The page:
However, many organisations faced many challenges to put their projects into practice in the same way. Small NGOs, with fewer resources or less visibility have had much more difficulty in raising funds for the distribution of food, hygiene materials, or even to maintain their employees. And yet, through a massive mobilization on social networks, campaigns like Tem Gente Com Fome (People Are Hungry) have managed to bring together several organizations to raise collective funds through crowdfunding.

Public authorities and NGOs always need to dialogue, and the outcomes of this dialogue are mutually beneficial. But dialoguing does not mean overlapping. We do need to recognize and value the work of NGOs and various civil society groups that have worked hard and continue working day and night to guarantee a minimal dignity and basic survival conditions to thousands of families affected by the economic crisis in Covid-19: without them, many families would not have the guarantee of being able to have their next meal. However, we need to open our eyes and understand why this role was and still is so necessary. And even more importantly, we need to understand who should have acted, and did not. If the NGOs’ action were necessary, it is precisely because the State did not fulfill its role.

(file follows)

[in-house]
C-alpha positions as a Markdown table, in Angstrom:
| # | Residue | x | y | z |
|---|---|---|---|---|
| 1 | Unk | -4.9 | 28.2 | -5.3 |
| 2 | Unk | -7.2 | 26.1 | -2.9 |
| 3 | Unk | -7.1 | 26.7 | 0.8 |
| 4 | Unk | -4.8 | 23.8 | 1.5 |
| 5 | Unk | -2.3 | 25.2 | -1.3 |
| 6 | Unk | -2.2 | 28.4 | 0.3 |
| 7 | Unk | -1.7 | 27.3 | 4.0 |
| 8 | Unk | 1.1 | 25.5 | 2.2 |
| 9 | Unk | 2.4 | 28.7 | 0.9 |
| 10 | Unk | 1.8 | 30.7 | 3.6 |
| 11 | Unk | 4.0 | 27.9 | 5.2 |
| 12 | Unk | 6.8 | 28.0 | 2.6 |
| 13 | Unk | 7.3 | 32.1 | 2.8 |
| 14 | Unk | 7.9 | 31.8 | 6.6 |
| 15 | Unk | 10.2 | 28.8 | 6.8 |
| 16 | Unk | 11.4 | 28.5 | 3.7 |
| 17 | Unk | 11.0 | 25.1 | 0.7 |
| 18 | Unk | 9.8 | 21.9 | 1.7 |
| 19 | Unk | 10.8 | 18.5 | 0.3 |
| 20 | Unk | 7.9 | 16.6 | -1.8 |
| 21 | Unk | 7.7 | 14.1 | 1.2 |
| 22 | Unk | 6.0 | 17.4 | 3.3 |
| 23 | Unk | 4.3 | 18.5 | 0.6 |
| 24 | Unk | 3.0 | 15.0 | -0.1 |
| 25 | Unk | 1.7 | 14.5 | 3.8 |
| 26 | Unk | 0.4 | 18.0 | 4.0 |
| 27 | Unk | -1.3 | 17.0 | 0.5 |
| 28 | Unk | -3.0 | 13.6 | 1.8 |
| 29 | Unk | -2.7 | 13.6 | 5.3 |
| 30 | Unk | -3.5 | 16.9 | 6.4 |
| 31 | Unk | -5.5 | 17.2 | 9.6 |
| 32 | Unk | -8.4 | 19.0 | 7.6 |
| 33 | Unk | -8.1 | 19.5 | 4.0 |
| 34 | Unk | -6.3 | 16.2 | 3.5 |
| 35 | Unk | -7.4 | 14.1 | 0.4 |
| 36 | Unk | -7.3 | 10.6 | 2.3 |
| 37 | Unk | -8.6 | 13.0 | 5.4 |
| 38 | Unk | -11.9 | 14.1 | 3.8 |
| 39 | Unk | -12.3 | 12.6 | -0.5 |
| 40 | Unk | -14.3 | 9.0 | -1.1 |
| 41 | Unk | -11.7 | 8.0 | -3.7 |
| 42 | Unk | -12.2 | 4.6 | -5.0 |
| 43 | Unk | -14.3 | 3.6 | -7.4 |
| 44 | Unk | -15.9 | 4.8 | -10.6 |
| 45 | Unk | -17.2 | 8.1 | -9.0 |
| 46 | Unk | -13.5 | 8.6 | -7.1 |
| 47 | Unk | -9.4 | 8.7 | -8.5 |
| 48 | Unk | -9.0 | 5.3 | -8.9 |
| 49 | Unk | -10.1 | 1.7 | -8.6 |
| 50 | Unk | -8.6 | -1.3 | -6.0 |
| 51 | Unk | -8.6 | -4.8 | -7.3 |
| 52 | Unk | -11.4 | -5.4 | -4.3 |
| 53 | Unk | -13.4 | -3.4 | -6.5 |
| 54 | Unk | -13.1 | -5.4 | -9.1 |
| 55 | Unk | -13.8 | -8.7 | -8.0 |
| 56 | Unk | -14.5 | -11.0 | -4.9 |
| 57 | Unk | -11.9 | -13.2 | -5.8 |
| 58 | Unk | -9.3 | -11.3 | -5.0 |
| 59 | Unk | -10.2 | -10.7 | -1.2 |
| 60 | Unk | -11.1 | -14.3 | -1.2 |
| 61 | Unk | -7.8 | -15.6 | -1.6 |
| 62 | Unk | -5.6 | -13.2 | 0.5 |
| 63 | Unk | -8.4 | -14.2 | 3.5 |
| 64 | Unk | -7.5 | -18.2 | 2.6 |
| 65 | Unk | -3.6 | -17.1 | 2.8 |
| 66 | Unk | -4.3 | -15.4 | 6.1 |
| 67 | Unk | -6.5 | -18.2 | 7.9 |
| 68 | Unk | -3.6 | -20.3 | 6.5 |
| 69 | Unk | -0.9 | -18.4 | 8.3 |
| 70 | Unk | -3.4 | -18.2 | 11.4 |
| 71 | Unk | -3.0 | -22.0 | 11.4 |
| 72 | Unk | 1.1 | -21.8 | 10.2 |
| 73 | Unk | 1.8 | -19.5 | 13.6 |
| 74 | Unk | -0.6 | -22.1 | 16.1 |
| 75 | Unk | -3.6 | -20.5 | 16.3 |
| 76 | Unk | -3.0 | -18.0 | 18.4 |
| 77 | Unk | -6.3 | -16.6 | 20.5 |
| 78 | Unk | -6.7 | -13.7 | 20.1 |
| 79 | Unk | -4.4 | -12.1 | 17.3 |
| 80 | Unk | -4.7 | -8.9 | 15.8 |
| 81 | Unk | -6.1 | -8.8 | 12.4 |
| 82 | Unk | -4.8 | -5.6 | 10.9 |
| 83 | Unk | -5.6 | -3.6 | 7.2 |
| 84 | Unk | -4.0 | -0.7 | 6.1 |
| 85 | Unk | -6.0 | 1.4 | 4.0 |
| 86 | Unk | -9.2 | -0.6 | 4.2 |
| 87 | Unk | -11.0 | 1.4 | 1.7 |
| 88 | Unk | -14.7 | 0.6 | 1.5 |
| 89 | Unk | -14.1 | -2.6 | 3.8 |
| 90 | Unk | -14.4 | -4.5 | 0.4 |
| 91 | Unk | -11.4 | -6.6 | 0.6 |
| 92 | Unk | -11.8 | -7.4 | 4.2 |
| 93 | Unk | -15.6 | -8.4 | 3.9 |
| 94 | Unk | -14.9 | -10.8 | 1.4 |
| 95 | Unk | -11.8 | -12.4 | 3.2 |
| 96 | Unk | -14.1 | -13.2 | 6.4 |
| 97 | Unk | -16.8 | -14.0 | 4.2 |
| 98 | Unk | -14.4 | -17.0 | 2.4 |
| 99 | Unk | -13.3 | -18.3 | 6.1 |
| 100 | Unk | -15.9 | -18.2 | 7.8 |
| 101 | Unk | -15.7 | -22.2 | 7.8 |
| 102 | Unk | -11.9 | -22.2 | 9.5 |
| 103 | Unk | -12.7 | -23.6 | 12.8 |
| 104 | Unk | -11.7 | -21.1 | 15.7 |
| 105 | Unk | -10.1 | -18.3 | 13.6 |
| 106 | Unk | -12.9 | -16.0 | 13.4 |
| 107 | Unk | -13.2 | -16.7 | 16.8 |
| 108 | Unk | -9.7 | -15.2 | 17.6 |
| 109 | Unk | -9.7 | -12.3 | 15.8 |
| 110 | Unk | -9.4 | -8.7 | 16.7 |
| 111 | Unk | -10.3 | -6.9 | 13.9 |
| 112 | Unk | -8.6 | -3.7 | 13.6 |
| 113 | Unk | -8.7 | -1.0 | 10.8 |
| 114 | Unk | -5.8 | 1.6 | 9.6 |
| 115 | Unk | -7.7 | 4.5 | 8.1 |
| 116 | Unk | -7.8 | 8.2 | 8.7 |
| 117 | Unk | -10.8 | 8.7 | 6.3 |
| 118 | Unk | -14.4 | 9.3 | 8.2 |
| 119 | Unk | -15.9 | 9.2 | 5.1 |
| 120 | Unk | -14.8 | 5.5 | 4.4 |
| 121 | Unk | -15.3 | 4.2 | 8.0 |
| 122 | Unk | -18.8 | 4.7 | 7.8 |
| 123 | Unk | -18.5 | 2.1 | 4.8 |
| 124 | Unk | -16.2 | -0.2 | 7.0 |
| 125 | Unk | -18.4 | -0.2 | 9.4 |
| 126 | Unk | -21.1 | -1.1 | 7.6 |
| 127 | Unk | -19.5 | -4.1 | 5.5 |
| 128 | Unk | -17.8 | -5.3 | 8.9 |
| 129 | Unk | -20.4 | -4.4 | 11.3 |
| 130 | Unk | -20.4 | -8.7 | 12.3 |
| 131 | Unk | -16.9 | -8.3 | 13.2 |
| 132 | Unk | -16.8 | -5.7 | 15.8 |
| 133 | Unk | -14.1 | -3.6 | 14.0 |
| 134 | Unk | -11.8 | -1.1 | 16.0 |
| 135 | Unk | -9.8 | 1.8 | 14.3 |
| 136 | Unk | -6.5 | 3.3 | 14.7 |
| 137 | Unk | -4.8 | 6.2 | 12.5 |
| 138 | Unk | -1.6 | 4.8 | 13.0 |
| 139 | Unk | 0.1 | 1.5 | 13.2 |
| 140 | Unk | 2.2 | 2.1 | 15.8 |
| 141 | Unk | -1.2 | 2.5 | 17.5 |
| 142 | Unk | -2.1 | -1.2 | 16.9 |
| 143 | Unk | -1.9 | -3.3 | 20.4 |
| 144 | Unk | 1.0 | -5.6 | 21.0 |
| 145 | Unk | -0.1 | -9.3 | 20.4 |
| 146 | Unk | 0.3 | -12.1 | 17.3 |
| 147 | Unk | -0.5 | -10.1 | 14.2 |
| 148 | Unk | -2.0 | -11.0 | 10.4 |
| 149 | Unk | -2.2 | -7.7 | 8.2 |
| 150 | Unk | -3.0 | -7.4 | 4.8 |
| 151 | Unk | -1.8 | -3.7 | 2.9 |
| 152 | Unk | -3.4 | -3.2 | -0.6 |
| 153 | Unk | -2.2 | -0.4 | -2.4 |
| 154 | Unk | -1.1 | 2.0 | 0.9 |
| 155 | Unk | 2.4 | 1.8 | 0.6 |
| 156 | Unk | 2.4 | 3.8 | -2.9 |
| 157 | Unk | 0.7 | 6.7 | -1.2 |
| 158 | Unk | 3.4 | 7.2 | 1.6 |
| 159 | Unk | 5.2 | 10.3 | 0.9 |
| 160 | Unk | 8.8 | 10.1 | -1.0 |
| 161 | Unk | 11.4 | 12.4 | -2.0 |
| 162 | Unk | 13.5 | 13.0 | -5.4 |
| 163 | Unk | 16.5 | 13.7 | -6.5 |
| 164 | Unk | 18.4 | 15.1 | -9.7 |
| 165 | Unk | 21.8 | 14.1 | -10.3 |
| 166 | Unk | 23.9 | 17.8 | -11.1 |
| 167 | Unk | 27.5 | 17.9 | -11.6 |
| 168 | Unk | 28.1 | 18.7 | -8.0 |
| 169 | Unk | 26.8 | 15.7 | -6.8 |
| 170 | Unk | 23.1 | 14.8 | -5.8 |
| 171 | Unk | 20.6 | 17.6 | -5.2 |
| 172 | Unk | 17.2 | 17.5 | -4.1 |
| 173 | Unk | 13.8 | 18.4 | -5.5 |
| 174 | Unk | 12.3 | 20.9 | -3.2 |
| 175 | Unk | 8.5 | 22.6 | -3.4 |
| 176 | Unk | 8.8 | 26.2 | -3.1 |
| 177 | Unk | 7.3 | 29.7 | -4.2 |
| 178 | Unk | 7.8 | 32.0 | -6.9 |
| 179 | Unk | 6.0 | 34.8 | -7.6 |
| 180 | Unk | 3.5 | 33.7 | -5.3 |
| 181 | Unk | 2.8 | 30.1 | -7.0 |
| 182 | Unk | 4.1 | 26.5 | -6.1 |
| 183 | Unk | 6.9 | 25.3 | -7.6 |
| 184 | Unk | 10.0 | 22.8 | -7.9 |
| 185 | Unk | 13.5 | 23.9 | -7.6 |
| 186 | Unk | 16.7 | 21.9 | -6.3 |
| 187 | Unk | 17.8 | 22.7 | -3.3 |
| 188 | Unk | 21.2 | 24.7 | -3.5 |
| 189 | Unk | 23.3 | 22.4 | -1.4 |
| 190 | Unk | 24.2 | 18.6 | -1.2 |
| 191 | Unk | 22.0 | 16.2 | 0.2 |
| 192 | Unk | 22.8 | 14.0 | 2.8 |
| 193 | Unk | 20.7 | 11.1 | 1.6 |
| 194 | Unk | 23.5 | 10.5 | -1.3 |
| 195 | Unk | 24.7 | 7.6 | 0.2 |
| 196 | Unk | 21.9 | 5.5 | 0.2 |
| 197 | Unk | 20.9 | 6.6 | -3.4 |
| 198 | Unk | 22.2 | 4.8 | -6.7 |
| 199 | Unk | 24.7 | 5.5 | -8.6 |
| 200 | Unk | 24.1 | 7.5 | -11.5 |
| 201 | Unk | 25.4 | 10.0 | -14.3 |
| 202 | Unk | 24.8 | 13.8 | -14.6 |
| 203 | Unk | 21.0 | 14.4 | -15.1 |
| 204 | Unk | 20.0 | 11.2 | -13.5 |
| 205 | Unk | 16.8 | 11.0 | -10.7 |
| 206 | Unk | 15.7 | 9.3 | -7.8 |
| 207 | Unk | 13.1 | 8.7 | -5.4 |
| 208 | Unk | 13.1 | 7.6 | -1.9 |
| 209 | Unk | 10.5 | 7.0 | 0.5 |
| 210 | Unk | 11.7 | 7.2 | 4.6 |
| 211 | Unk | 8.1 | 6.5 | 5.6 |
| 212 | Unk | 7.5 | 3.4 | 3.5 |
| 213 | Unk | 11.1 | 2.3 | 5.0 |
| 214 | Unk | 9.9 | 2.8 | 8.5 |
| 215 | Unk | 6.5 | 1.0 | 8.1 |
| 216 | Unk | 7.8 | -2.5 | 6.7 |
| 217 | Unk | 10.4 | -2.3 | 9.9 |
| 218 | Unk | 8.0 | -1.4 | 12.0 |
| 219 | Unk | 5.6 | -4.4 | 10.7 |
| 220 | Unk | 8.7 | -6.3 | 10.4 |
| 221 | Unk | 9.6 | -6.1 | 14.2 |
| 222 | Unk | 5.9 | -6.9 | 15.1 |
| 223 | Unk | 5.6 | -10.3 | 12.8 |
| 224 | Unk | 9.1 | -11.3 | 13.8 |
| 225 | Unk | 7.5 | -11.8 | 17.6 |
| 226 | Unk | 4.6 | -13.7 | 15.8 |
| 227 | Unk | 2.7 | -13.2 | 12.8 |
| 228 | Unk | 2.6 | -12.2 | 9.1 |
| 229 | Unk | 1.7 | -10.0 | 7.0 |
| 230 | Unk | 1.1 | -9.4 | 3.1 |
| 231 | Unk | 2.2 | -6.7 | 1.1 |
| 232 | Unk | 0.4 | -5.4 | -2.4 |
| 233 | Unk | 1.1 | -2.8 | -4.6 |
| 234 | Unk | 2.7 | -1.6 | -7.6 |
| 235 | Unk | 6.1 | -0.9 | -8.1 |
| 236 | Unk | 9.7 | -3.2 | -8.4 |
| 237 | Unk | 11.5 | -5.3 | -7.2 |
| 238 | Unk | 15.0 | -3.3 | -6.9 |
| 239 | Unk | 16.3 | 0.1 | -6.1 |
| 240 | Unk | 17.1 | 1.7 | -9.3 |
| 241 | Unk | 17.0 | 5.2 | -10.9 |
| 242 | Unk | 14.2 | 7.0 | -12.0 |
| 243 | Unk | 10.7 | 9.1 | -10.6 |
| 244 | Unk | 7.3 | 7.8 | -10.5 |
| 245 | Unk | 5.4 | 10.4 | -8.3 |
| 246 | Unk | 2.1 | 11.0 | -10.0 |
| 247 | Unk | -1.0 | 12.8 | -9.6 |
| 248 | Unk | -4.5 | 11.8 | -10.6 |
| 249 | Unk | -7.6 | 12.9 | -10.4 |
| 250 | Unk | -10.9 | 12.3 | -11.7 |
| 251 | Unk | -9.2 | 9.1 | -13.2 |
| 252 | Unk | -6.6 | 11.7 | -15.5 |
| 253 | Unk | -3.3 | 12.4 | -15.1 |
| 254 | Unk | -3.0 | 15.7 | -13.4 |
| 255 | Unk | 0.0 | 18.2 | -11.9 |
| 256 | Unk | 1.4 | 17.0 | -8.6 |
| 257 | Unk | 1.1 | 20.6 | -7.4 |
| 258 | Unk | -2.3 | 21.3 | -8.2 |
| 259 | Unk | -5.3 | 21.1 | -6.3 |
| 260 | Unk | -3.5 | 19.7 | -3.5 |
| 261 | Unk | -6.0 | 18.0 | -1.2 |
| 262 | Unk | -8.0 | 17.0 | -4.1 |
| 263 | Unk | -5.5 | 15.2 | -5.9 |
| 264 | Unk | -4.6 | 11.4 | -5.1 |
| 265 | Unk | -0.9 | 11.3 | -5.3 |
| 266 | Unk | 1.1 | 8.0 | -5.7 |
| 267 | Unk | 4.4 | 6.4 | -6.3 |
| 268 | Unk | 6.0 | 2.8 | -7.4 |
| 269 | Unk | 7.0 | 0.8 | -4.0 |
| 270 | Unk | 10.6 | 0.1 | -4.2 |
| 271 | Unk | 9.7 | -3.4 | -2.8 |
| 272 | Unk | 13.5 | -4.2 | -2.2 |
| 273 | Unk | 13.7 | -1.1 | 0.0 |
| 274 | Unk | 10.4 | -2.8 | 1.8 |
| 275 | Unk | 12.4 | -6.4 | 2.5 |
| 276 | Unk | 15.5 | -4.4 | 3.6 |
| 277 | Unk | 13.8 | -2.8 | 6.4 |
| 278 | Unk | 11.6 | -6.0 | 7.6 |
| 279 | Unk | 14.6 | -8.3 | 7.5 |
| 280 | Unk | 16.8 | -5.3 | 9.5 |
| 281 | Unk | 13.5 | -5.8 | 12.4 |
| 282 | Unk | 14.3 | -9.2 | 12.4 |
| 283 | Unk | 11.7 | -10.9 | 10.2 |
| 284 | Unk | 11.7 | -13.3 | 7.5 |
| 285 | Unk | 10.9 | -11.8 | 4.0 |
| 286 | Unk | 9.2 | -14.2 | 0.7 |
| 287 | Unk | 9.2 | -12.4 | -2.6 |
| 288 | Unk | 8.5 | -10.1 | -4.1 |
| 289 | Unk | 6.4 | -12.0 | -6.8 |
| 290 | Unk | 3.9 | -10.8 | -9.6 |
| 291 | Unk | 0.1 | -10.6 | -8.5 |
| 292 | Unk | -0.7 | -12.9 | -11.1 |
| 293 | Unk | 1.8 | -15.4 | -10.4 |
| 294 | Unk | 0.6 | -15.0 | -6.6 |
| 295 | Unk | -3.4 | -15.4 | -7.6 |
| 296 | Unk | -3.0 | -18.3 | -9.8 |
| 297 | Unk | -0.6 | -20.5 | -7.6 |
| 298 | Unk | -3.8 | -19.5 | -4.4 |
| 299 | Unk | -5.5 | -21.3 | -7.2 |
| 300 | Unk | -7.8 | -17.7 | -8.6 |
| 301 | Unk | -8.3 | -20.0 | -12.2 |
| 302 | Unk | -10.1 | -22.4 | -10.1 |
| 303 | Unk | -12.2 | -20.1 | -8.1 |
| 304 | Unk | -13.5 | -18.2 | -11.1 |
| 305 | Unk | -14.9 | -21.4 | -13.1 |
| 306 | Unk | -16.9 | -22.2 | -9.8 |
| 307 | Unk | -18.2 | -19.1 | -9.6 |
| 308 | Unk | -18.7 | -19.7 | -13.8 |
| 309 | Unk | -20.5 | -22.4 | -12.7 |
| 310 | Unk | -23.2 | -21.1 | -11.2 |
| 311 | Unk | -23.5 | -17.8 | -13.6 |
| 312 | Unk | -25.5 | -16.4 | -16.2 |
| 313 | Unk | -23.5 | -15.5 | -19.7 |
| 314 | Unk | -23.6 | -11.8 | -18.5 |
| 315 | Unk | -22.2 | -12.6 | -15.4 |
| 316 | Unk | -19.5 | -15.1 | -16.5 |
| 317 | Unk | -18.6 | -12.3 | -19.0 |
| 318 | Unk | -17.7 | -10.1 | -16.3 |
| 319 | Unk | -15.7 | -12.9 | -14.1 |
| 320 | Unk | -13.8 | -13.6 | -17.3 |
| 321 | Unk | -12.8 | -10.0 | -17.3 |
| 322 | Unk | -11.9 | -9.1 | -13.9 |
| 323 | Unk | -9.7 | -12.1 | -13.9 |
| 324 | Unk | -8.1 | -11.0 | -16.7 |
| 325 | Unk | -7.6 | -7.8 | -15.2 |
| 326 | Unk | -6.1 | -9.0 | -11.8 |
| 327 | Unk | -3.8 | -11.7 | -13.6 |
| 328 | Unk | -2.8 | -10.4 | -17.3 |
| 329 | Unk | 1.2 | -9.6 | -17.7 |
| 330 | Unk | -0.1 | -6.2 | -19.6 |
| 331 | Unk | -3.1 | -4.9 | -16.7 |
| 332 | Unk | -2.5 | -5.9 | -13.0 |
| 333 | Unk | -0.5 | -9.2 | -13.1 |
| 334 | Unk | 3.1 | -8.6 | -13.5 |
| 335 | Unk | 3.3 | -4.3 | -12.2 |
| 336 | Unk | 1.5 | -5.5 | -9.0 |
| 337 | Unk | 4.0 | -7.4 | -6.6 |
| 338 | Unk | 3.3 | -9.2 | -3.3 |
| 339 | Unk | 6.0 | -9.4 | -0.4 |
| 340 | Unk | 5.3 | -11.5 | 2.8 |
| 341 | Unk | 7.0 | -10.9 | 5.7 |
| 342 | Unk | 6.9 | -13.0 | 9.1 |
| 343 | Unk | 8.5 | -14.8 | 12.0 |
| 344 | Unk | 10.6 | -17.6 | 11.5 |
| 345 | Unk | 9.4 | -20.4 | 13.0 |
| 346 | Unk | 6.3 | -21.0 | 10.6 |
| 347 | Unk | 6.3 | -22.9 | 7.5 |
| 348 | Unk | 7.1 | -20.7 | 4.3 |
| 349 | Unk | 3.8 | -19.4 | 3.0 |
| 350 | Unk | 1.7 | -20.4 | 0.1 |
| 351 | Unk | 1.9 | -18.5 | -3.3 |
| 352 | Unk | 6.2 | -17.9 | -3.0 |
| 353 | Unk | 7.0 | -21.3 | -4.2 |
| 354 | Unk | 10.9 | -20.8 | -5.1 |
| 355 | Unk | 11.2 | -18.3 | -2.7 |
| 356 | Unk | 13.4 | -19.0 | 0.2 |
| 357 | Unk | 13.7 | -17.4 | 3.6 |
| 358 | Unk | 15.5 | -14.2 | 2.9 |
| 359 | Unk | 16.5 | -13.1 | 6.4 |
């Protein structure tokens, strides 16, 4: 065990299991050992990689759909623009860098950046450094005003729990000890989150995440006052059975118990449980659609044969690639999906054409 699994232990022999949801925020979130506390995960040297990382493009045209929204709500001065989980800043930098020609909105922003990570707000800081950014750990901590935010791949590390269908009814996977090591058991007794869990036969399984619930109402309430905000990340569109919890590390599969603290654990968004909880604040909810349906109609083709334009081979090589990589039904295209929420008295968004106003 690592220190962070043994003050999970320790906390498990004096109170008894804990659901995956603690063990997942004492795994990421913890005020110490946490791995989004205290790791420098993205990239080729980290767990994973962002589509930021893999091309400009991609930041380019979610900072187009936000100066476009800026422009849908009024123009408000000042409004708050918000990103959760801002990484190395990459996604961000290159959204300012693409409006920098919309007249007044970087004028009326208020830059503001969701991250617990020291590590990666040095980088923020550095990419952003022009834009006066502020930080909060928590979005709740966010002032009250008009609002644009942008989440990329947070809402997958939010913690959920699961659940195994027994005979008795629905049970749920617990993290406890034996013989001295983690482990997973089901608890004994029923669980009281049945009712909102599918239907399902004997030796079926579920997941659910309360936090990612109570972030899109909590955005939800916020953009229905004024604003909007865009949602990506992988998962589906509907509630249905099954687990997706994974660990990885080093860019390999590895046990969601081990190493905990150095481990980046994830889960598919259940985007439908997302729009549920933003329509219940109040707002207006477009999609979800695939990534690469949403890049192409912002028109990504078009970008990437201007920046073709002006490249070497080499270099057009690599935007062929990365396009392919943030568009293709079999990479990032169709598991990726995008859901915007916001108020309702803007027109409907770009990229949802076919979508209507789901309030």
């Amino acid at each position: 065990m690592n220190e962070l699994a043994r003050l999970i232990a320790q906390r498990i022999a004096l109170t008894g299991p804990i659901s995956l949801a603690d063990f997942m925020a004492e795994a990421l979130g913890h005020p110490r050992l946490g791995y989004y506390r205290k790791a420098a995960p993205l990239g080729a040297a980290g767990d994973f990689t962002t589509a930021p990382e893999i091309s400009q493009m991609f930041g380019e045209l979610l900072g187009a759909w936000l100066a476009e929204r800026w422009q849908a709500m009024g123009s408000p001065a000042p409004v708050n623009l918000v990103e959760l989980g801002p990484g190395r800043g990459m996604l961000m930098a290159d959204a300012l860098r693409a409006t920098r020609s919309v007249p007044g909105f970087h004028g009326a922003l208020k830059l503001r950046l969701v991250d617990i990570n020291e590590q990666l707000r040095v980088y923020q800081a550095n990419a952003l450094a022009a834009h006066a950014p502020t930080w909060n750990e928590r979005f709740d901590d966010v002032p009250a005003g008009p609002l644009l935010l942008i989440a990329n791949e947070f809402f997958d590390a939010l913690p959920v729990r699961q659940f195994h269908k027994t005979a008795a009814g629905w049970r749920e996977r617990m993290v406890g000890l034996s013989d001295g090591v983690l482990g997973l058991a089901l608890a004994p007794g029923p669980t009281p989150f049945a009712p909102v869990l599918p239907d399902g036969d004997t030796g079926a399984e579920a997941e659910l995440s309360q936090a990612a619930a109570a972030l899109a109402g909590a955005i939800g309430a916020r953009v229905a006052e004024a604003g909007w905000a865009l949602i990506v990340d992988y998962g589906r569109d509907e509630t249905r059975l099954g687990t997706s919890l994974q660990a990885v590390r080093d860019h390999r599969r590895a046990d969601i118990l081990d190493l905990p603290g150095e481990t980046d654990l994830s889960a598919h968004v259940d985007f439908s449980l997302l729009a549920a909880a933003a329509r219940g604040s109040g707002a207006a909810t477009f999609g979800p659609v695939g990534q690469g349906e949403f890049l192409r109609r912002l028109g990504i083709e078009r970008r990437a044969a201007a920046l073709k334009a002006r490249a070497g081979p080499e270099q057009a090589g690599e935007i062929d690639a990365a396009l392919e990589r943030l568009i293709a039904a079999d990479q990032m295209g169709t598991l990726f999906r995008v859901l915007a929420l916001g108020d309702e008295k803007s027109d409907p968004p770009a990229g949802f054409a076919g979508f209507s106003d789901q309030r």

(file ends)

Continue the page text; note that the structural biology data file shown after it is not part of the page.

** This article was based on an interview with Redes da Maré, a civil society institution that produces knowledge, develops projects and actions to strengthen the rights of 140,000 residents of Maré’s 16 slums. In addition, it is one of the partner organizations of Pour le Brésil.

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Conférence Pour Le Brésil

Conférence Pour Le Brésil

🇧🇷 Uma conferência sobre e para o Brasil feita por alunos da Sciences Po | 🇫🇷 Une conférence sur et Pour le Brésil | 🇬🇧 A conference on and for Brazil